Enclosure map project

Footpath: Bretforton Road to Aldington

Badsey website home page

Roads and paths in Badsey and Aldington

Link to WCC GIS map
Click on the image above to see this path on the Worcestershire County Council GIS website with the digitised historical maps. Click on the image below to view the original enclosure map.

enclosure map

OpenStreetMap

Photos taken 2006.

BRETFORTON ROAD, BADSEY, TO MILL LANE, ALDINGTON

Grid Reference: 065436 to 065441

This footpath, which is today a public right of way, is on land which was once part of Aldington. It did not feature on the 1807 Aldington Enclosure Map. It may have been because it passed over old enclosures, or it is possible that it came into use as a footpath from Badsey to Aldington early in the 19th century when a mill was built on the west side of Badsey Brook. The 1883 Ordnance Survey map shows a path running due south from the sluice at the northern end of the Mill Pond. There were two crossing-points: one at the northern end of the Mill Pond (which was the one usually used by people coming from Badsey) and a foot-bridge slightly to the north. The footpath ran from the Mill House on Mill Lane, but this path was officially stopped up in the 1960s, and so access across the brook was then only by the more northern bridge.

During very cold winters, the mill-pond froze over. Arthur Savory, writing in his book, Grain and Chaff from an English Manor, said, "The winter of 1880-1881 was very severe, the mean temperature of January 1881 being 27.8°F, the coldest January since 1820. Ten years later, 1890-1891, another very prolonged winter occurred: the frost began on 6th December and, with scarcely a break, continued till well into February…….. A ox was roasted whole on the Avon at Evesham and, when the frost broke up, the ice on our millpond was 17 inches thick." Elderly residents in the village today remember the winter of 1939, the coldest that century, when the mill-pond froze and people went skating. When the pond dried up in summer, it was possible to walk on the dry mud and go fishing in the stream. Today it is more of a bog or a marsh than a pond.

Here is a description of a walk along the path today. [LINK TO BE MADE AVAILABLE IN DUE COURSE.] The following paragraph gives an historical description of ownership of the land over which the path passes.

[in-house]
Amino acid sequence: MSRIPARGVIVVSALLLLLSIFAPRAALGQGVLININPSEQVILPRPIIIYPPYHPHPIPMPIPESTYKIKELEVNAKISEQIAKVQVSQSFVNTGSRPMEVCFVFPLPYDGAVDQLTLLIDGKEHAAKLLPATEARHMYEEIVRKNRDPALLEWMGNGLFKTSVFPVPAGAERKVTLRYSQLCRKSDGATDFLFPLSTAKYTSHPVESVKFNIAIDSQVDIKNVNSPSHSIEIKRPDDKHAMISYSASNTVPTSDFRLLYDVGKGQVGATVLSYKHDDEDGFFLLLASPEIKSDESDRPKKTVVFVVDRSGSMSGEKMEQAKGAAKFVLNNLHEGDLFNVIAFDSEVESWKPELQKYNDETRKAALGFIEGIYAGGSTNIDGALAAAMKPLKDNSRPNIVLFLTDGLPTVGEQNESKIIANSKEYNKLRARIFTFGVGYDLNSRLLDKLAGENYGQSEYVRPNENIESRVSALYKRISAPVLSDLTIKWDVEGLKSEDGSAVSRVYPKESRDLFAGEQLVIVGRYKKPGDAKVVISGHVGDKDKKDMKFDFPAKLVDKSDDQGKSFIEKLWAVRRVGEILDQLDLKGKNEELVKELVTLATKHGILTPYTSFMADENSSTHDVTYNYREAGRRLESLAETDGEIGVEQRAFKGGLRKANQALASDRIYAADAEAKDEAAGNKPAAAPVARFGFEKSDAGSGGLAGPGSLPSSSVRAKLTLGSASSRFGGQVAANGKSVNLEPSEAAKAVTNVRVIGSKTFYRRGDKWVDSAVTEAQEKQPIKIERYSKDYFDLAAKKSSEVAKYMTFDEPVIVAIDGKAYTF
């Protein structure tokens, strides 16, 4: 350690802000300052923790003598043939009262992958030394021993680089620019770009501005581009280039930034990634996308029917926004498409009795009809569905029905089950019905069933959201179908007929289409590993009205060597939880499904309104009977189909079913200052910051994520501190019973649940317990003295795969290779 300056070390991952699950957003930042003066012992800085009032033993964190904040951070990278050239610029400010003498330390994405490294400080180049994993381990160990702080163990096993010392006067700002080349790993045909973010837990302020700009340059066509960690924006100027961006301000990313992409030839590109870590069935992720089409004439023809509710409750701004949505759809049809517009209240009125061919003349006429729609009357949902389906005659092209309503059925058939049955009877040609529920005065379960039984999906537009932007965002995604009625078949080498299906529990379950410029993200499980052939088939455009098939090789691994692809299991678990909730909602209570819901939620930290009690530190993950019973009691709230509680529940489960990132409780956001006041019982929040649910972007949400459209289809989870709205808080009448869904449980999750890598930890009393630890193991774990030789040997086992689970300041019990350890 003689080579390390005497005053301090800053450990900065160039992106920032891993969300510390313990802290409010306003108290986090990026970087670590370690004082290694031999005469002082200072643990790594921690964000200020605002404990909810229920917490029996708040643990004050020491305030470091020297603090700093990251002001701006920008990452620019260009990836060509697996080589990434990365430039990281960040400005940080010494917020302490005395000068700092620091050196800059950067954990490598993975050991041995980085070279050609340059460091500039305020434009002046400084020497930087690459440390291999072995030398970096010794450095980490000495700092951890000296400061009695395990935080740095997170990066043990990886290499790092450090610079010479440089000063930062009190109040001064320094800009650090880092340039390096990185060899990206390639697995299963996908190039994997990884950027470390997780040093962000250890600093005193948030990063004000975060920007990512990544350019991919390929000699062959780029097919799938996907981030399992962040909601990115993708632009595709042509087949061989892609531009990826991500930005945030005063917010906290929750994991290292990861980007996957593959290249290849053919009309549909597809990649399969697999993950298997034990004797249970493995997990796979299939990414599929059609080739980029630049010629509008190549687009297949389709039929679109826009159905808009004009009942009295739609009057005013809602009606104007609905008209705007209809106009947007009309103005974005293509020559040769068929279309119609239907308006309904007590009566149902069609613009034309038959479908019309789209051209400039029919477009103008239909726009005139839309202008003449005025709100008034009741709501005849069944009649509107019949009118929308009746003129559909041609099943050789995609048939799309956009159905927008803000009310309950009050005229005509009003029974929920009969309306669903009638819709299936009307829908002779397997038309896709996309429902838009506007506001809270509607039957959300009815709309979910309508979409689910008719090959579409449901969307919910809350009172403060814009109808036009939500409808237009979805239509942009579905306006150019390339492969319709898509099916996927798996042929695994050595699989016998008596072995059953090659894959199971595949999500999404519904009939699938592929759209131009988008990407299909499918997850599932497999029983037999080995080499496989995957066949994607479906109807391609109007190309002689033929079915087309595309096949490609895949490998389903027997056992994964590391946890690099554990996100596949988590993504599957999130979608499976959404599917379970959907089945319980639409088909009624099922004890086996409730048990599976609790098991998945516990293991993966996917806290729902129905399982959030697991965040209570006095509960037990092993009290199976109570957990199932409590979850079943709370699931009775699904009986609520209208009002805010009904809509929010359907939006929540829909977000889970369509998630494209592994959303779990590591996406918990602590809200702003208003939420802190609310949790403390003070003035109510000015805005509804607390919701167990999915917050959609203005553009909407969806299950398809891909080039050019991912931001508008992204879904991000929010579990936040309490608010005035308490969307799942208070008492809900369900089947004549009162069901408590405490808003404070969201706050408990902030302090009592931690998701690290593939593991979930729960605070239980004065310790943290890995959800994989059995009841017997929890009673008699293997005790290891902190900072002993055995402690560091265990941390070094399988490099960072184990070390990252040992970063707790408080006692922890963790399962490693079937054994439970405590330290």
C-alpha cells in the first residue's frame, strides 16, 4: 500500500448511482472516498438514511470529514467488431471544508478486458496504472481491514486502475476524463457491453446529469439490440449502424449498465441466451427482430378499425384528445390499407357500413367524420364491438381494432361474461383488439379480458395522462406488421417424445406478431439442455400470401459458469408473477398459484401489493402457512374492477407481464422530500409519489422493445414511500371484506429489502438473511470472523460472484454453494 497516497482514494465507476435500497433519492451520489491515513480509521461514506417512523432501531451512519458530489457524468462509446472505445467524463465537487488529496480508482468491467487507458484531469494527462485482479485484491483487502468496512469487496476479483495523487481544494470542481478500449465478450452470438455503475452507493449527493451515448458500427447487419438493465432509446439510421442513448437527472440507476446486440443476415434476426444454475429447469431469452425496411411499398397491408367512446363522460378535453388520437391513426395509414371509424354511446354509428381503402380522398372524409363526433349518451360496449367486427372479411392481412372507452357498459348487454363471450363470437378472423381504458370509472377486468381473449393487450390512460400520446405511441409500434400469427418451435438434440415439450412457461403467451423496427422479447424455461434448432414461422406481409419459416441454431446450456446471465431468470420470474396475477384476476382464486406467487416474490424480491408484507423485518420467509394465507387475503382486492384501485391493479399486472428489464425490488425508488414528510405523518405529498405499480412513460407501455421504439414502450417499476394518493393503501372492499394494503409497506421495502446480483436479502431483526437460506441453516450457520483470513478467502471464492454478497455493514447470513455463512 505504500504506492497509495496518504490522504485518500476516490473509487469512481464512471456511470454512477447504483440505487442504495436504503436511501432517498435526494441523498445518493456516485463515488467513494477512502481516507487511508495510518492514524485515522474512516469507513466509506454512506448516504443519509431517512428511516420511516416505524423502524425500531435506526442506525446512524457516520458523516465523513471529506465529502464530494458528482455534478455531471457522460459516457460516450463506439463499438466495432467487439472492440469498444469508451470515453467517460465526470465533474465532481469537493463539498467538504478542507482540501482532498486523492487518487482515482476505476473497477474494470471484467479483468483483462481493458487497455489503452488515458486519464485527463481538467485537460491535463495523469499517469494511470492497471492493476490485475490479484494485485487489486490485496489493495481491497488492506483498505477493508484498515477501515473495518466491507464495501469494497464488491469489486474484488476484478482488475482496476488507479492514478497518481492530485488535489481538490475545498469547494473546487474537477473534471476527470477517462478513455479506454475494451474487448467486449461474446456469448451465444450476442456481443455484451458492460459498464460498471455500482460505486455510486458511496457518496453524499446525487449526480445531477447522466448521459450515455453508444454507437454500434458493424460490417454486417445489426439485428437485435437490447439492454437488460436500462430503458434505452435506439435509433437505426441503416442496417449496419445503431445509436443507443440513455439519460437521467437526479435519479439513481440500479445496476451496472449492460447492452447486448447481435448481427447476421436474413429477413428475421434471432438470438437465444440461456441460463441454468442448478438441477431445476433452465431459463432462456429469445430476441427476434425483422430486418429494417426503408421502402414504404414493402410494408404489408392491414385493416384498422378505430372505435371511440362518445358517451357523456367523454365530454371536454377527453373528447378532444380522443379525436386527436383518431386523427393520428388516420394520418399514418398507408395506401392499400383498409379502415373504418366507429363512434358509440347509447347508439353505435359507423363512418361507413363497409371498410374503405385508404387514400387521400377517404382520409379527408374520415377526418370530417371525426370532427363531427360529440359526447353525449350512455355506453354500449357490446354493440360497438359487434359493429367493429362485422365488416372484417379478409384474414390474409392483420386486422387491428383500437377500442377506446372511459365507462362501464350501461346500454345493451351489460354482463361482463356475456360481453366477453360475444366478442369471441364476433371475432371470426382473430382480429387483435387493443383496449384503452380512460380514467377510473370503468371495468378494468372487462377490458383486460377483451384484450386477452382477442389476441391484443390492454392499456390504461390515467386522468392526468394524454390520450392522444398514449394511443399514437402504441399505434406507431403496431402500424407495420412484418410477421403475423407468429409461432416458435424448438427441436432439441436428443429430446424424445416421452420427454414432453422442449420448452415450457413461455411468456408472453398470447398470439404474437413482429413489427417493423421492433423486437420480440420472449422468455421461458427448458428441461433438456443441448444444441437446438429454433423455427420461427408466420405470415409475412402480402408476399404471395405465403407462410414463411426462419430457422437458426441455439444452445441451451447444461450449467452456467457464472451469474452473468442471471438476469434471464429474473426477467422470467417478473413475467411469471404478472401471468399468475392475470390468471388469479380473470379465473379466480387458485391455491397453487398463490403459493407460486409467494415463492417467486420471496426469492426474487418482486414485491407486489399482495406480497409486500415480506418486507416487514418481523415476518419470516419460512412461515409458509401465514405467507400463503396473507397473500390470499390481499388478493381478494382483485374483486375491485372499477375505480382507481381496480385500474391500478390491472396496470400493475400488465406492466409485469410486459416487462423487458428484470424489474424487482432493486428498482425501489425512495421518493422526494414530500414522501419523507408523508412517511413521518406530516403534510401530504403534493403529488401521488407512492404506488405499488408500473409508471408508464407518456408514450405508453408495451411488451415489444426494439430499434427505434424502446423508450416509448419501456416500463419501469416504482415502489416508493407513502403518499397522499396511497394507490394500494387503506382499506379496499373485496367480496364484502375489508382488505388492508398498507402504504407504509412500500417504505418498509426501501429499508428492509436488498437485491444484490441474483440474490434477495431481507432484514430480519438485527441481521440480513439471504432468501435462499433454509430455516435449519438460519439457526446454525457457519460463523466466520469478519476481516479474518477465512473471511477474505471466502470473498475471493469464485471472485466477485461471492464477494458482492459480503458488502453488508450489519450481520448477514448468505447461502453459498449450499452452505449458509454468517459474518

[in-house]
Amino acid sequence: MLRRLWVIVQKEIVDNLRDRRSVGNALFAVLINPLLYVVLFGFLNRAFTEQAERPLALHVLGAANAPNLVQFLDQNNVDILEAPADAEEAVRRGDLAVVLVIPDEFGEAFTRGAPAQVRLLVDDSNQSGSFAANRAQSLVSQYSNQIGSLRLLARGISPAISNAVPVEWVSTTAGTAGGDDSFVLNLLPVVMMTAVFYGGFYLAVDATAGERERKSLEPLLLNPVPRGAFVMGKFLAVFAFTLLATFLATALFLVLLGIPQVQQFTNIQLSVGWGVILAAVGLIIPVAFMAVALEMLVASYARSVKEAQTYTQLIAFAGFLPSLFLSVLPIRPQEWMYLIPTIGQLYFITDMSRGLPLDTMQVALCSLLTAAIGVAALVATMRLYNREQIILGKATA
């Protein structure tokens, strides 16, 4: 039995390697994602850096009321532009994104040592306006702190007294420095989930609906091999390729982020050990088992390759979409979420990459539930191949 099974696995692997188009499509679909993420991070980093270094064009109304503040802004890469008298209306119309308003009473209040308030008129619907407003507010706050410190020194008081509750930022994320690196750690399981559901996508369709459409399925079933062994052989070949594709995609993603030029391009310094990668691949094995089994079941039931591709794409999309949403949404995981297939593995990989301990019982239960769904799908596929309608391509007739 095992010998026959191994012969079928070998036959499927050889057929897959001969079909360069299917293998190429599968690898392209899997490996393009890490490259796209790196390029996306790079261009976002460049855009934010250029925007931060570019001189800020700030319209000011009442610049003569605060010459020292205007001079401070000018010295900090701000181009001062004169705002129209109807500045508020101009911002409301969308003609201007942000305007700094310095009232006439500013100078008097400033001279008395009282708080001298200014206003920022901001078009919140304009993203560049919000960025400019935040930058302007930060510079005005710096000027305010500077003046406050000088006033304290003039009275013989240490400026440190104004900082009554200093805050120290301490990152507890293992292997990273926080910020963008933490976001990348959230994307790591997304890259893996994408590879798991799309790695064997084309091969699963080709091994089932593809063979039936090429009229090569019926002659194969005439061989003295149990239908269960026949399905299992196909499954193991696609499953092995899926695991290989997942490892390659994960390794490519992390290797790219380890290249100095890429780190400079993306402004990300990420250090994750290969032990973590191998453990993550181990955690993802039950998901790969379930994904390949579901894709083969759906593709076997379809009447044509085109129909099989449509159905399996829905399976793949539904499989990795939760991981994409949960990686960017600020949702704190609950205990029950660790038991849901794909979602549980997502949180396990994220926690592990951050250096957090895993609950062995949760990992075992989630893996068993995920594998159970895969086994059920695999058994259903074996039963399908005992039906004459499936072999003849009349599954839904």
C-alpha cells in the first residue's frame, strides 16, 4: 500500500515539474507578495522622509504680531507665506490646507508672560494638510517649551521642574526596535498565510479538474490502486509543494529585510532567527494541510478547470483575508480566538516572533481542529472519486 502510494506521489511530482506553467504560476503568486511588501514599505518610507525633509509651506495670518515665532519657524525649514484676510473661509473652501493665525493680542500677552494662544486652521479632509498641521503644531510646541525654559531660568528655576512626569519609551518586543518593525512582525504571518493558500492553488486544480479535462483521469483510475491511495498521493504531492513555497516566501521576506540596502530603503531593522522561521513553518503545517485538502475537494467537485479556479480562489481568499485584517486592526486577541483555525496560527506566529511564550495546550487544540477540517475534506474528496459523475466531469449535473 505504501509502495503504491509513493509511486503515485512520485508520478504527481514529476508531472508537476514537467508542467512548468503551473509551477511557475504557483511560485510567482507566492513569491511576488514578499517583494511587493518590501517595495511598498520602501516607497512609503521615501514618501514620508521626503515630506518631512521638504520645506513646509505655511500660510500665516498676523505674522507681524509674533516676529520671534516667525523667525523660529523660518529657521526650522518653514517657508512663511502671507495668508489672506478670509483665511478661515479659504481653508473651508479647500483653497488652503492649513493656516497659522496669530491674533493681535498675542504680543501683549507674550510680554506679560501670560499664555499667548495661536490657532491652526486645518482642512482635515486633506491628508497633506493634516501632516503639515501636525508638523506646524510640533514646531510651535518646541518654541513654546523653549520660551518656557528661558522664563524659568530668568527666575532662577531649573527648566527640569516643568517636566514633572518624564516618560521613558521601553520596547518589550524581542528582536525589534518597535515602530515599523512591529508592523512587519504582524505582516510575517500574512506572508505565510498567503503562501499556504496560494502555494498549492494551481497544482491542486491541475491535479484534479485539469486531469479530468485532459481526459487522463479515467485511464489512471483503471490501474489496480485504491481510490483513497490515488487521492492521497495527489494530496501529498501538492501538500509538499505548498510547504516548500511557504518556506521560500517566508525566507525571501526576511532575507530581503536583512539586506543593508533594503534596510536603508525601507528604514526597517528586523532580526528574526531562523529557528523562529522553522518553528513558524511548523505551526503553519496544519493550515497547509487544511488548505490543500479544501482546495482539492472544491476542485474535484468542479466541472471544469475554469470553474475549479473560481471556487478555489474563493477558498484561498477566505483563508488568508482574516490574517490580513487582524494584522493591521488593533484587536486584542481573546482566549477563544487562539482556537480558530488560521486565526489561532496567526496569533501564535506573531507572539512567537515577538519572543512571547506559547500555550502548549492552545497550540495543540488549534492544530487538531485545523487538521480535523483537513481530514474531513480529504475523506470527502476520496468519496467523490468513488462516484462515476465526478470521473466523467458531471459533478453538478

Aldington Map Z004

The path passes over land which, at the time of the 1807 Enclosure Act, was an old enclosure belonging to George Day. It was a long strip of land, amounting to 10a 1r 26p, to the east of Badsey Brook and to the west of an area known as the Hanging Grounds. It formed part of Aldington Farm which George Day had bought, together with the Brooke’s Farm estate, from Thomas Lord Foley in 1805 for £7,000. Aldington Farm had been in Lord Foley’s family for 140 years, an earlier Thomas Foley of Witley having bought "all that Manor of Aldington alias Aunton, and all that farm called Aunton Farm now in the tenure of William Jarrett, gentleman" in 1665. On 6th October 1808, just two days after the Enclosure Awards, George Day sold this plot of land, together with all the estate bought from Lord Foley in 1805, to James Ashwin of Bretforton, for £12,000. Soon after acquiring the estate, James Ashwin set about re-establishing a mill in Aldington, but this time it was situated to the south of where a mill had existed in earlier centuries. The brook was diverted to form a mill-pond. The mill was certainly in existence by 1814, as deeds dated 1814 relating to a property on Village Street refer to the land being bounded by the Mill Pond on the east. The land remained in the Ashwin family until the latter part of the 20th century. Whilst most of the Ashwin property was sold in the 1950s, the fields and meadows were not sold until after the death of the last Squire, Harry Ashwin, in 1983; the Wheatleys, as tenants, bought the land.

Where they are available, links are provided to historical information about places and buildings. This index of roads and paths in Badsey and Aldington was compiled as part of the Badsey Society Enclosure Map Project. The house numbers and names are correct as at May 2006. Every care has been taken to provide accurate information, but if you are aware of any error, please contact us. If you wish to provide a history or memories of an individual house on this road, please email History@badsey.net.


Badsey is a large working village in Worcestershire, England. Aldington is a smaller village in the same parish. The Badsey Society exists to promote the understanding and study of the villages and the surrounding area. The Enclosure Map Project traces the development of the villages since the publication of enclosure maps in 1807 and 1812. The Society is grateful for a grant received from the Local Heritage Initiative.
Updated 12 July 2010. Email History@badsey.net.